Posted on: 02-03-20
The leader of an innovative development firm and his protégé are creating a greener future for the Garden State
A fierce race is on in the Garden State to be not just on but ahead of the cutting edge of development practices surrounding historic preservation, energy saving “green” construction, and the efficient remediation of environmentally compromised sites. Leading the pack in these realms for three decades has been RPM Development, founded in 1986 by Al Russo, the late Al Pierri, and Edward Martoglio.
Company president Martoglio, the sole remaining founder, has turned RPM into a multi faceted and award winning firm with 185 employees and offices throughout New Jersey and Florida. Its projects range from high rises to mixed use residential/commercial, adaptive reuse, and senior citizen complexes. Its many accomplishments include saving a stately structure in Newark (thus earning the 2015 New Jersey Historic Preservation Award) and preserving and modernizing the officers housing section of a former U.S. Army base in Oceanport, turning the units into upscale residences. Transitoriented development includes the recently completed Linc 52 project in Orange, now a “transit village,” with condominiums, apartments, and ground floor retail space centered around public areas that have links to multiple modes of transit.
Other projects are completed, in progress, or pending in Union City, South Brunswick, Atlantic City, Aberdeen, Franklin Township, Hillsborough, and other areas. RPM manages a portfolio of more than 4,100 units (with an additional 600 in the pipeline) spanning both urban and suburban developments, along with large scale neighborhood redevelopment.
“I got into the construction and development business when I saw a clear need for affordable housing in New Jersey, especially with the high cost of living,” Martoglio said. “There was an opportunity to be part of the solution.”
Initially, RPM’s focus was on distressed urban locations, and it utilized state and federal programs to create high quality housing. Then, said Martoglio, he focused on “hiring smart, talented people.” Today he spends time reviewing development opportunities, visiting construction sites, preparing for new projects, and reviewing best practices with an eye to design, form, and function, and paying particular attention to environmental considerations.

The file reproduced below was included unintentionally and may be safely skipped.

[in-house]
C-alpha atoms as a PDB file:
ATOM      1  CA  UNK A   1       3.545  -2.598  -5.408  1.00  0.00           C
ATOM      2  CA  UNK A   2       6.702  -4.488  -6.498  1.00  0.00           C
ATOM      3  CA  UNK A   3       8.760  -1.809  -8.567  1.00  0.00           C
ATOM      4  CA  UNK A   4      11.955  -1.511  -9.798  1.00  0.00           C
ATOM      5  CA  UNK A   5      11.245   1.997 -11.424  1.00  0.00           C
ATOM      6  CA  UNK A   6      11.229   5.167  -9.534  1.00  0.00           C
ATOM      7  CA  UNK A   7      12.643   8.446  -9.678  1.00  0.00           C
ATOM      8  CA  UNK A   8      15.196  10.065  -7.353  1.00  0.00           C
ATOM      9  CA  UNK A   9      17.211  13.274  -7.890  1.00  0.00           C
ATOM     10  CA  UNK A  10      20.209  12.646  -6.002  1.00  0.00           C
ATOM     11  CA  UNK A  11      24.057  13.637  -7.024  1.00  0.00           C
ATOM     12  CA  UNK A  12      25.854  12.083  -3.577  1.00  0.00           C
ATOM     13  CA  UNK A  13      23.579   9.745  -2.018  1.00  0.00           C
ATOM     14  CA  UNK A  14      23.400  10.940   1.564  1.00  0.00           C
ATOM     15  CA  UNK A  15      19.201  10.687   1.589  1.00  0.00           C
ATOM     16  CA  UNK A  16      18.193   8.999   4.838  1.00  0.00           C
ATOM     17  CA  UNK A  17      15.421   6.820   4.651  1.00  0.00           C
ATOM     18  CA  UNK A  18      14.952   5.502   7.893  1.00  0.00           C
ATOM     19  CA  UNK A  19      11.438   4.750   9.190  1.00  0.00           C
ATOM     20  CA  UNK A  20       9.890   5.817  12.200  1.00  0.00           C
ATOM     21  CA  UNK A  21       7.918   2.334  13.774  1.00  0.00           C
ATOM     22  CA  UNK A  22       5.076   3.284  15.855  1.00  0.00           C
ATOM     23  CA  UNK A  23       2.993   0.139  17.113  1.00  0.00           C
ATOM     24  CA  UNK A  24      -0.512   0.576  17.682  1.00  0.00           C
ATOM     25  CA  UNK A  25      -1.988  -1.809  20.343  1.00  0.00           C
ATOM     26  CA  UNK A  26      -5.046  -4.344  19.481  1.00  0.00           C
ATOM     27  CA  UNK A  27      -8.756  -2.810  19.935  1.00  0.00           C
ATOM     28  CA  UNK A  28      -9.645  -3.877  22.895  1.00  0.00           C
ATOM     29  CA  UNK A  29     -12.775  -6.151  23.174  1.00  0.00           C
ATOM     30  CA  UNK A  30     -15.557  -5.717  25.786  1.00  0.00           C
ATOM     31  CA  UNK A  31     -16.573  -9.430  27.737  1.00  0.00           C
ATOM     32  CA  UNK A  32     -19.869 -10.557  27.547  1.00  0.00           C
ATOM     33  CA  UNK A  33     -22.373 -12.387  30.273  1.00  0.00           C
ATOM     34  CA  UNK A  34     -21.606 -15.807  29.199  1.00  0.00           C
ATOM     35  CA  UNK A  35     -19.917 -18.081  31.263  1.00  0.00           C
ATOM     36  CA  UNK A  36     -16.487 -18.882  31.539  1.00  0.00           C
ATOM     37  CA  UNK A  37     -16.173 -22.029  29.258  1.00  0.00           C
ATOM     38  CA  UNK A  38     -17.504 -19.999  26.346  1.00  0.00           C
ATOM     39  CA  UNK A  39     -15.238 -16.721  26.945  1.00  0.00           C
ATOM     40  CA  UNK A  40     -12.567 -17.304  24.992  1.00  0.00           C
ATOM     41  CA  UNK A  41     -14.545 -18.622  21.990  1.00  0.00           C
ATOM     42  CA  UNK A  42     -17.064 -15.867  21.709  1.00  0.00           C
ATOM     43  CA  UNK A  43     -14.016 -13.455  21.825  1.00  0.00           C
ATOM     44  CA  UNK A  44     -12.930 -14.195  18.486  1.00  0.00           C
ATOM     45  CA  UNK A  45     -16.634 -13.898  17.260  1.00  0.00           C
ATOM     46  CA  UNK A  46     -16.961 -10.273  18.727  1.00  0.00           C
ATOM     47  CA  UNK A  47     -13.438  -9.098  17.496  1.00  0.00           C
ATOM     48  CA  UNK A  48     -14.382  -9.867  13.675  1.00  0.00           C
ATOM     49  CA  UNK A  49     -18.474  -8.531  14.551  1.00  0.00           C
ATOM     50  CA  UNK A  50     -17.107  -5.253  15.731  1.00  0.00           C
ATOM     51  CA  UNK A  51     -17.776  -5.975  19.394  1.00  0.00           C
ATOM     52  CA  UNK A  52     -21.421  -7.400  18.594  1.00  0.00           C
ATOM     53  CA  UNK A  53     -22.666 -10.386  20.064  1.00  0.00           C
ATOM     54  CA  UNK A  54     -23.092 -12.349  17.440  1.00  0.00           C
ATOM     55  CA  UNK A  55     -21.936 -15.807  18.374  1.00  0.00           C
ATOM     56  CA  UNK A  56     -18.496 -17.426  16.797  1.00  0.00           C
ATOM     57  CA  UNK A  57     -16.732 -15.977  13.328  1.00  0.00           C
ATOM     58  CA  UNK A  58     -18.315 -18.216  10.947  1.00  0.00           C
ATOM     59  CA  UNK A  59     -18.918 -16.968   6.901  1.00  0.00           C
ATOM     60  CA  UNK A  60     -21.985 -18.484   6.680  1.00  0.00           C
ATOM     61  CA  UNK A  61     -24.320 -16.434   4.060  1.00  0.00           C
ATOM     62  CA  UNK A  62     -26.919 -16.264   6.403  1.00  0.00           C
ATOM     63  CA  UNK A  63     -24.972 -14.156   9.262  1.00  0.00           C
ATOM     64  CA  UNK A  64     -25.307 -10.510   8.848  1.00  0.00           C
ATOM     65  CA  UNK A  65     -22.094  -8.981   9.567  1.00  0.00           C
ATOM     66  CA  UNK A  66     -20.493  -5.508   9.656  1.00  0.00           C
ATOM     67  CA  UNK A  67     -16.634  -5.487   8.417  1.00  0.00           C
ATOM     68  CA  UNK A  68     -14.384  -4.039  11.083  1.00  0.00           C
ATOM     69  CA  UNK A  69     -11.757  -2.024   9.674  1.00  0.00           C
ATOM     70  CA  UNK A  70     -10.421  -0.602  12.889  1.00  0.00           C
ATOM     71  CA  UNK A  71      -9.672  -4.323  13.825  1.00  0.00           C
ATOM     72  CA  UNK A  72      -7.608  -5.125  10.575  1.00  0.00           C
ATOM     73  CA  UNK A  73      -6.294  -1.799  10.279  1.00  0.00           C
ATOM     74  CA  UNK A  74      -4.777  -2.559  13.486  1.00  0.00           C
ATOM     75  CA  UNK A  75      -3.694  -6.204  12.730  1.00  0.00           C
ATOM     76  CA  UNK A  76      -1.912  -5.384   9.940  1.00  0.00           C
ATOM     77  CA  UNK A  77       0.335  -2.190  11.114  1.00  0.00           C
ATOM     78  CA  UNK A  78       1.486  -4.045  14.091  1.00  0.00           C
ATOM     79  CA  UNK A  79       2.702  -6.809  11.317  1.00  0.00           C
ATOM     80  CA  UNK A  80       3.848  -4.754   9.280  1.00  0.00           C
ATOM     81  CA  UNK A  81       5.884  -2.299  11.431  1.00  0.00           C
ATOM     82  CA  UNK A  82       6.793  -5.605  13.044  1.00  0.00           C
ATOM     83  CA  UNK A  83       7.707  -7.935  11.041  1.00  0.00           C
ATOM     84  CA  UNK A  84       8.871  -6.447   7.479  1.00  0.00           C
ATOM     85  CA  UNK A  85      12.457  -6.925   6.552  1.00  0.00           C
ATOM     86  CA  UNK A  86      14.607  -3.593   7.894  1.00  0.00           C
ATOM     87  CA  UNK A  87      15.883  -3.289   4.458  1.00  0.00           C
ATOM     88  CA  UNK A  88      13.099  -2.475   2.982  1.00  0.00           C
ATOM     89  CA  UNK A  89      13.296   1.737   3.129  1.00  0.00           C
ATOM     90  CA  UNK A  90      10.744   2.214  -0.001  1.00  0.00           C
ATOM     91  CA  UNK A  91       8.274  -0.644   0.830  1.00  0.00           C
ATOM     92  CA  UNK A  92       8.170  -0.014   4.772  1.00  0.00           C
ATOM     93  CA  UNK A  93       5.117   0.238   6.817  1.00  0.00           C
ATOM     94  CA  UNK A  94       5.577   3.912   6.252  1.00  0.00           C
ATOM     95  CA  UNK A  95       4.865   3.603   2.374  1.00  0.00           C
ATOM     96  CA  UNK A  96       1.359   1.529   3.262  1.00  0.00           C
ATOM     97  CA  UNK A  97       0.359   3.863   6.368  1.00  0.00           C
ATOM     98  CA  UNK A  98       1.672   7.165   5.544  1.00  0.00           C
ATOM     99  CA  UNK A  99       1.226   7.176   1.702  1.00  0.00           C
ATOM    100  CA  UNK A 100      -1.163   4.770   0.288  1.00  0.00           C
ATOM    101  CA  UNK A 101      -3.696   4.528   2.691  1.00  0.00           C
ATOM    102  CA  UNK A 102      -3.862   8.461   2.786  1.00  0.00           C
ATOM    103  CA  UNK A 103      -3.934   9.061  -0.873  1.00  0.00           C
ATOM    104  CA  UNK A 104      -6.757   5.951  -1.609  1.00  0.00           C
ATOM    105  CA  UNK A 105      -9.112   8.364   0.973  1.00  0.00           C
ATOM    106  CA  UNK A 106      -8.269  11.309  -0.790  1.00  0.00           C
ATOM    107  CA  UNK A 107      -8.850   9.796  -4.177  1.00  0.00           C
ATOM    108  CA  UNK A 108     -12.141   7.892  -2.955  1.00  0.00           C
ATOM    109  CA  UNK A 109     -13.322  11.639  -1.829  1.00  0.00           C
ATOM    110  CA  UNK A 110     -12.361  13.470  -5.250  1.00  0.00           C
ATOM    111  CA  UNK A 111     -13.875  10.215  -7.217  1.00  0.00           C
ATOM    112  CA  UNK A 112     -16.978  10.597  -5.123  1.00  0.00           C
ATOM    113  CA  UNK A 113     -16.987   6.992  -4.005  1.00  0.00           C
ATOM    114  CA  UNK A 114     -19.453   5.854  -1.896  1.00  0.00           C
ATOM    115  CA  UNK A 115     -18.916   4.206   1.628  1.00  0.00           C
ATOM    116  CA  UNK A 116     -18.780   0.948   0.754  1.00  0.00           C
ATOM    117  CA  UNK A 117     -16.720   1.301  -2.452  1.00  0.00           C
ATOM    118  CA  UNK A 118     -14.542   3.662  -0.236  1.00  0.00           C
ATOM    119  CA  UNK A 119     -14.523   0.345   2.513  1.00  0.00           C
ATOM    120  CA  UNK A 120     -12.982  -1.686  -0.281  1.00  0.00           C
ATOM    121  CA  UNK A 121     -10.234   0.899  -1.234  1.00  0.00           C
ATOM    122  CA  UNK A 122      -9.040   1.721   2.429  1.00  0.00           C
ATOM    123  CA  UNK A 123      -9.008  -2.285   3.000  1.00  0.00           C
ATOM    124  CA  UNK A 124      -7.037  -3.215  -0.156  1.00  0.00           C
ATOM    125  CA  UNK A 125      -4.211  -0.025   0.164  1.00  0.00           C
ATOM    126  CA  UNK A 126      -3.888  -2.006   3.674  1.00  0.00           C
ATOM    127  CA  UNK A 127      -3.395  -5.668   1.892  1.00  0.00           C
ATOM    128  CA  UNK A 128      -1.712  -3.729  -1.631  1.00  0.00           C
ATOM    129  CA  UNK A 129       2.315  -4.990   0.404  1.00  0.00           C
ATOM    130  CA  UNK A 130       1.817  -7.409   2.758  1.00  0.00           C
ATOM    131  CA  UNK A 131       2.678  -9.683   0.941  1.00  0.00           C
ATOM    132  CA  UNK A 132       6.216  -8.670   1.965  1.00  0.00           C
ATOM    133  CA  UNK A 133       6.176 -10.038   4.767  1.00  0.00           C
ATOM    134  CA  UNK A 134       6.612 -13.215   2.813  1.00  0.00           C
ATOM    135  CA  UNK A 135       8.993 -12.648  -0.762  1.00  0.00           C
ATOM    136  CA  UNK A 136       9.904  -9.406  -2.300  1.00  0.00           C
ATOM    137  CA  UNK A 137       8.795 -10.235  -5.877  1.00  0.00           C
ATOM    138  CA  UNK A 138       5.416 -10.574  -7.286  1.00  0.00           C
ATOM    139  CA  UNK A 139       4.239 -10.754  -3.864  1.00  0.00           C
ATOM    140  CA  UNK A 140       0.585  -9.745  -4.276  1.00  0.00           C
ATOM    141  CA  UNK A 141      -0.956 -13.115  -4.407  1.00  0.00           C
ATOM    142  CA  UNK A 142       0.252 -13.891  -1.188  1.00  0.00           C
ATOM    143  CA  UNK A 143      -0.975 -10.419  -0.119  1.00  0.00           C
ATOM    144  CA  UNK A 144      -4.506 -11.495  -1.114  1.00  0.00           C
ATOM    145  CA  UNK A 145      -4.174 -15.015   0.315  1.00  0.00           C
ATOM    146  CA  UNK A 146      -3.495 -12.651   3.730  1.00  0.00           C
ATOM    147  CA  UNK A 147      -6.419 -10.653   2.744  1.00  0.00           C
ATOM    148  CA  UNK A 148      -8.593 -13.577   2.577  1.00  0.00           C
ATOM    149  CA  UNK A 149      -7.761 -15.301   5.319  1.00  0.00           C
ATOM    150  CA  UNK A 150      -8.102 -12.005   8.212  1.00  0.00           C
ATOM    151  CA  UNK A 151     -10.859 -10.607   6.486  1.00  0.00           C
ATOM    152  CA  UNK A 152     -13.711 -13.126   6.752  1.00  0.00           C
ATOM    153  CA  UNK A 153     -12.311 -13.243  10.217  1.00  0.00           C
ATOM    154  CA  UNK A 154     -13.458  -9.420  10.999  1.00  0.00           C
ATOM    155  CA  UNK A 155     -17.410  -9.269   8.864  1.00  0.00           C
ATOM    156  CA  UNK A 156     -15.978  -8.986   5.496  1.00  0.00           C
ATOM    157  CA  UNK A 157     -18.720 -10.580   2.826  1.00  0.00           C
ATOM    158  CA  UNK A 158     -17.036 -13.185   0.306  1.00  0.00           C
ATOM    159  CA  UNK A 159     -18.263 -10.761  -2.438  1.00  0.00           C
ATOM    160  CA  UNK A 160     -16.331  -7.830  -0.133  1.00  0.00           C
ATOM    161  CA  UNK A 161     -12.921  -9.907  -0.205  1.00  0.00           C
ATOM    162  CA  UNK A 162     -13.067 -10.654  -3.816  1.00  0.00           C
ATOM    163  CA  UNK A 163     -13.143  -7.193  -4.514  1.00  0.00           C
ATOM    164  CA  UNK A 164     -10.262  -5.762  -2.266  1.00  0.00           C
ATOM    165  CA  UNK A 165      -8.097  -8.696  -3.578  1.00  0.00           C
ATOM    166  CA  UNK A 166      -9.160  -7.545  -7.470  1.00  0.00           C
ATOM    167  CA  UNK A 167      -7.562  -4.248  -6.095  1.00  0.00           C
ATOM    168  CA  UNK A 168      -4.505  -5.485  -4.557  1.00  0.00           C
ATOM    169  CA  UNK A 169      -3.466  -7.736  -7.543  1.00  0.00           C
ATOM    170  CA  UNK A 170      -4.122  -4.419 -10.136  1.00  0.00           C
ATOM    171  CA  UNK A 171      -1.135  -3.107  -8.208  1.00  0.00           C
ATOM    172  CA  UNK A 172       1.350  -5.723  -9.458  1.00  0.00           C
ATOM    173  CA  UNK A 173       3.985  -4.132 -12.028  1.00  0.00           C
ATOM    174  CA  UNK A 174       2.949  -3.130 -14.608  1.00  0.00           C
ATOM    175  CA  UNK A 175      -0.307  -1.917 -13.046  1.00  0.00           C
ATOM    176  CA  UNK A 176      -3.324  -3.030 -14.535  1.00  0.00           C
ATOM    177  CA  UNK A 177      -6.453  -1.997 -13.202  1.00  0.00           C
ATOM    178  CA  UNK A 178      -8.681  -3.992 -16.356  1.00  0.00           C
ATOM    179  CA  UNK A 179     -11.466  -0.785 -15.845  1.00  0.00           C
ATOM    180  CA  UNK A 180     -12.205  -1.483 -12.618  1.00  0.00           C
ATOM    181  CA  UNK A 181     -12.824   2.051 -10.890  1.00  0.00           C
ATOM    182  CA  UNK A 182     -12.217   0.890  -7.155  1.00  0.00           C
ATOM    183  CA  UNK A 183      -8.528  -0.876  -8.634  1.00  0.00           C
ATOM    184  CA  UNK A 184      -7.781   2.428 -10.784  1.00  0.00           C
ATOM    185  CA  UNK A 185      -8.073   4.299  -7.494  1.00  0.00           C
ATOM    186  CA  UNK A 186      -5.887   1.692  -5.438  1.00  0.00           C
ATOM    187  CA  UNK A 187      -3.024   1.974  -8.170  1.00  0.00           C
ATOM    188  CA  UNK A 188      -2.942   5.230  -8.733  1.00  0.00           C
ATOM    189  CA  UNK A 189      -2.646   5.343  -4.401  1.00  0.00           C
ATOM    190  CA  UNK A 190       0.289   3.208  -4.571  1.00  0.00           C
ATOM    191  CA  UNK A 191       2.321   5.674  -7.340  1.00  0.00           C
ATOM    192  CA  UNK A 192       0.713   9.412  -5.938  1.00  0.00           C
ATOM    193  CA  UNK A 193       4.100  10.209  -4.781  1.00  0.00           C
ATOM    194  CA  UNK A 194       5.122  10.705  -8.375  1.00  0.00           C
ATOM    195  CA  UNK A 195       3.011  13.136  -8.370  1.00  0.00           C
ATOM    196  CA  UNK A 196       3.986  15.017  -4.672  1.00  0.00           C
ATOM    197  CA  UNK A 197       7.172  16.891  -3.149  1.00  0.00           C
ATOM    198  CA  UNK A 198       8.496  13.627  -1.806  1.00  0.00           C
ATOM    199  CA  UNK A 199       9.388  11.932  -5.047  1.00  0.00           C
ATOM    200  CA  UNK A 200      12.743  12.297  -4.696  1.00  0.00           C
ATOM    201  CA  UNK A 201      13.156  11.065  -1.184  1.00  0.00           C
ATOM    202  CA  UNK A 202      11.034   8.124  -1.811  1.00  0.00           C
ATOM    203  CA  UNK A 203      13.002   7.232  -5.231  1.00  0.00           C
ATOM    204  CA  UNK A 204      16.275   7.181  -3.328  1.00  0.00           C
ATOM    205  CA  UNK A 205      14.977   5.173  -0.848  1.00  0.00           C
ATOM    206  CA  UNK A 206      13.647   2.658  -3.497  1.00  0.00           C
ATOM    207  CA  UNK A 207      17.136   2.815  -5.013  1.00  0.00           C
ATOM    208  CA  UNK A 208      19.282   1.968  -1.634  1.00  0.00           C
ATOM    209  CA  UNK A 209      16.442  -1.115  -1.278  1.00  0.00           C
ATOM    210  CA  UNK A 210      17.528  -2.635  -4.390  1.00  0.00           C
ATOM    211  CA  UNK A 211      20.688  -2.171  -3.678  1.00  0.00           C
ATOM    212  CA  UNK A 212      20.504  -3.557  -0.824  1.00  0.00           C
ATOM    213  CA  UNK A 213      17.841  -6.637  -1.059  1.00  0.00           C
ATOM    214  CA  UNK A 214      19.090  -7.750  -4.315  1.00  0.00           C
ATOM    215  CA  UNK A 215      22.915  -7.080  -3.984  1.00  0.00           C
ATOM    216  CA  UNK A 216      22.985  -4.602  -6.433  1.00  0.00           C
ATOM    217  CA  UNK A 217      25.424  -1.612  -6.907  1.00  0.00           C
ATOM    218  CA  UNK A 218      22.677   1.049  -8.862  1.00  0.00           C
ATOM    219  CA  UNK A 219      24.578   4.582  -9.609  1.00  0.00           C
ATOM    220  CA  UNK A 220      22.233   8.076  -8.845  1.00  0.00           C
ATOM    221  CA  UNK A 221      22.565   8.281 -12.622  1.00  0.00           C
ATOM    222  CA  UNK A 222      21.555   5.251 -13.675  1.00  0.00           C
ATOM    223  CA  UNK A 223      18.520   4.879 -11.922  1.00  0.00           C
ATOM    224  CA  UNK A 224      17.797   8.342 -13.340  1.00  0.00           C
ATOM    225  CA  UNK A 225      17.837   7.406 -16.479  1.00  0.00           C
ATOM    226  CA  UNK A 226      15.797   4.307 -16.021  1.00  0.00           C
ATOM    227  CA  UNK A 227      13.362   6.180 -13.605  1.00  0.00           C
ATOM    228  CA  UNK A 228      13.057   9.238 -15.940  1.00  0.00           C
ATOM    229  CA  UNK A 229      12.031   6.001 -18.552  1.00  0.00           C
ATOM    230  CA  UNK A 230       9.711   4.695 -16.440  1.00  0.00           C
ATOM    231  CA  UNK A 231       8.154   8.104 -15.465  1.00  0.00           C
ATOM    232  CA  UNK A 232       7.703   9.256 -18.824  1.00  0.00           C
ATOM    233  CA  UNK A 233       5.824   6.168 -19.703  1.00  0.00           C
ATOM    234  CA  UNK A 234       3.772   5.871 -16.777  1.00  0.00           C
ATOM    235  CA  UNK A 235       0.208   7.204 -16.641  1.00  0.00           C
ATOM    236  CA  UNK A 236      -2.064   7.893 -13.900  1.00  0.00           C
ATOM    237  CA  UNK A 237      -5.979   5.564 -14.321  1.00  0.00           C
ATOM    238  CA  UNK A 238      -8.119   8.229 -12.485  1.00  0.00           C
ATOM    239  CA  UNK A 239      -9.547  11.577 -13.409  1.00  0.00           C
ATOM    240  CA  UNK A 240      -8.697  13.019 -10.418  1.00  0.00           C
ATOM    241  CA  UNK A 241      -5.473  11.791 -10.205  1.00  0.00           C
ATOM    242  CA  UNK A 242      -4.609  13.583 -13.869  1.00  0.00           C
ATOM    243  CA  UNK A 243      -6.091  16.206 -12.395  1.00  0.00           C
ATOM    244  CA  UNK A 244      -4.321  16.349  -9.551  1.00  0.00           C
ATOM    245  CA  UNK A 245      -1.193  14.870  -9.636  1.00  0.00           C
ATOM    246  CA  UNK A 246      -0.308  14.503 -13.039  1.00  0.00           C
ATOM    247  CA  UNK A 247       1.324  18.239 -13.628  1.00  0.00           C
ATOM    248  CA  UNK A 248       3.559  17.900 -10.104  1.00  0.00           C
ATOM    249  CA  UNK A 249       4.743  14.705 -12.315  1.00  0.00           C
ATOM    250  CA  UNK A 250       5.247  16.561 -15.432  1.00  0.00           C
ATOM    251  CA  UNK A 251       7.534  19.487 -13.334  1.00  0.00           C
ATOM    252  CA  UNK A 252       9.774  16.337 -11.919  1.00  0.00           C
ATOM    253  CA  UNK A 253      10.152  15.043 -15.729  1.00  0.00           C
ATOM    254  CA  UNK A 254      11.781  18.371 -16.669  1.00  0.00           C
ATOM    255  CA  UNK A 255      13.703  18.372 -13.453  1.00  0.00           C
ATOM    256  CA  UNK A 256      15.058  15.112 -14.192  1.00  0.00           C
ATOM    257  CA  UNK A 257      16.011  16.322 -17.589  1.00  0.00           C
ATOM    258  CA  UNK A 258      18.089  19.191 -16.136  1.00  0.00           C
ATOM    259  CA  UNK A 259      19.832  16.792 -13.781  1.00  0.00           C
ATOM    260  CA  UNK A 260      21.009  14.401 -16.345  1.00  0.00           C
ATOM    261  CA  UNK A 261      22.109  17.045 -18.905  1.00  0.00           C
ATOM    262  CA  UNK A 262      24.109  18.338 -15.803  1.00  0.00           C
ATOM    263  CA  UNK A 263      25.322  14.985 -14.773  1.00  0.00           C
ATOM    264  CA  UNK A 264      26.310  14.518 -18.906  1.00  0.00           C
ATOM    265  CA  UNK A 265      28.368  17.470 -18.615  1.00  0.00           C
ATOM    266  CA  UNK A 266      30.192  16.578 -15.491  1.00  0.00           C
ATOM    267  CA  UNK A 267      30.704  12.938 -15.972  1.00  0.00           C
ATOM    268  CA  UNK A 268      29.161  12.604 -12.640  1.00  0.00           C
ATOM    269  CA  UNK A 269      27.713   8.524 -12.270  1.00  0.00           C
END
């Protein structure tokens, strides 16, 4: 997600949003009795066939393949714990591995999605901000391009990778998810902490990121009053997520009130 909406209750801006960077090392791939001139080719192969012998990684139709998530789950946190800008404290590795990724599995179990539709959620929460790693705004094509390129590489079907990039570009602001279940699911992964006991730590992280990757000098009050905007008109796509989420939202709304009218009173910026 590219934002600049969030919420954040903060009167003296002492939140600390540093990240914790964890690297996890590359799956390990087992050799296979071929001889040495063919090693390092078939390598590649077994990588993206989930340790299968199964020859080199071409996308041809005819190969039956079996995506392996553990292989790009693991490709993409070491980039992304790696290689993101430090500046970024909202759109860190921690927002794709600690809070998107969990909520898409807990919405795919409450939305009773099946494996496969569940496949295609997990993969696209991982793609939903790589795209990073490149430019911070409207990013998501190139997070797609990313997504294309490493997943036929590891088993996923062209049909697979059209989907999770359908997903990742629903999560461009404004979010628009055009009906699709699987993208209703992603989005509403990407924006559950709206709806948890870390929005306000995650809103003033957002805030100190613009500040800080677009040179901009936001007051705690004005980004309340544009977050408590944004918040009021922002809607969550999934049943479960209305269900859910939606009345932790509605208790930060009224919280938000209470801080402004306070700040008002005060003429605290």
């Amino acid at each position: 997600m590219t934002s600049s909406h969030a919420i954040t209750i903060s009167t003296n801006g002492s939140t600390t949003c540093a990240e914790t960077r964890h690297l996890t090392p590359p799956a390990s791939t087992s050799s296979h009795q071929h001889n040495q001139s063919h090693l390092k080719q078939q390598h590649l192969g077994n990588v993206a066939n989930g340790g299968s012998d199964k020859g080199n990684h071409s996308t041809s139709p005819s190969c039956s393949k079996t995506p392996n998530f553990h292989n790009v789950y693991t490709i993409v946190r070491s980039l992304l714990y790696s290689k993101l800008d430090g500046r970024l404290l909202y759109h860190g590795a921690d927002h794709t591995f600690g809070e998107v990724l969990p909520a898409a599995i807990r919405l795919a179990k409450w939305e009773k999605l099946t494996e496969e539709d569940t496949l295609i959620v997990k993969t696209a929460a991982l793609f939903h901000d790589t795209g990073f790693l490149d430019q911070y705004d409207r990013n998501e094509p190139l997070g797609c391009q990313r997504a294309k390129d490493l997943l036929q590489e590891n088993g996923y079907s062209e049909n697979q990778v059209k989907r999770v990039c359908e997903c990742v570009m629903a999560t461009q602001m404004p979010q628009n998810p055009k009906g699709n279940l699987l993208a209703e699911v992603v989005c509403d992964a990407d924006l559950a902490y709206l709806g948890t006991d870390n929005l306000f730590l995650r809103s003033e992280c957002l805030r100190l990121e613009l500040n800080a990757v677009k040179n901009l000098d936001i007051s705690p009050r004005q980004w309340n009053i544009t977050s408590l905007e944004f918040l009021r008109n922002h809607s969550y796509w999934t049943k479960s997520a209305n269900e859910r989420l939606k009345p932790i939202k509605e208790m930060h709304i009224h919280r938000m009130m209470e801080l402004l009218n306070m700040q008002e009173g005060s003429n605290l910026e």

In 2016, RPM was named the Energy Star Multifamily High Rise Developer Partner of the Year by the U.S. Environmental Projection Agency. The firm’s Grand Central development in Orange won the 2012 New Jersey Department of Environmental Excellence Award for Innovative Technology. That pioneering project was the first multifamily Climate Choice building in the state. Other accolades include a Green Groundbreaking Award from the N.J. Green Building Council and a Smart Growth Award from N.J. Future. (Recent data reveals that New Jersey is a leader in green certified development projects, ranking sixth in the nation.)
Martoglio credits “a close knit team of professionals” for helping guide operations. Among them is Michael Hong, who joined the firm in 2015 and quickly rose from development associate to assistant vice president of development. His background and eclectic early career, combined with what Martoglio called “great public speaking abilities,” place Hong in the vanguard of the future of development.
“When I initially met and interviewed Michael, I found him to be polished, knowledgeable, and eager to learn,” Martoglio recalled. “He came in with an impressive resume and great educational credentials. He exuded confidence. I felt he would be a great fit for the RPM culture, which has proven to be true. I see a great future for him here.”
Hong now oversees projects like East Gate part of the redevelopment of the former Fort Monmouth military post in Oceanport. He has also created winning RFP responses that have added more than 250 units to RPM’s pipeline, and is a key part of securing development financing, Martoglio said.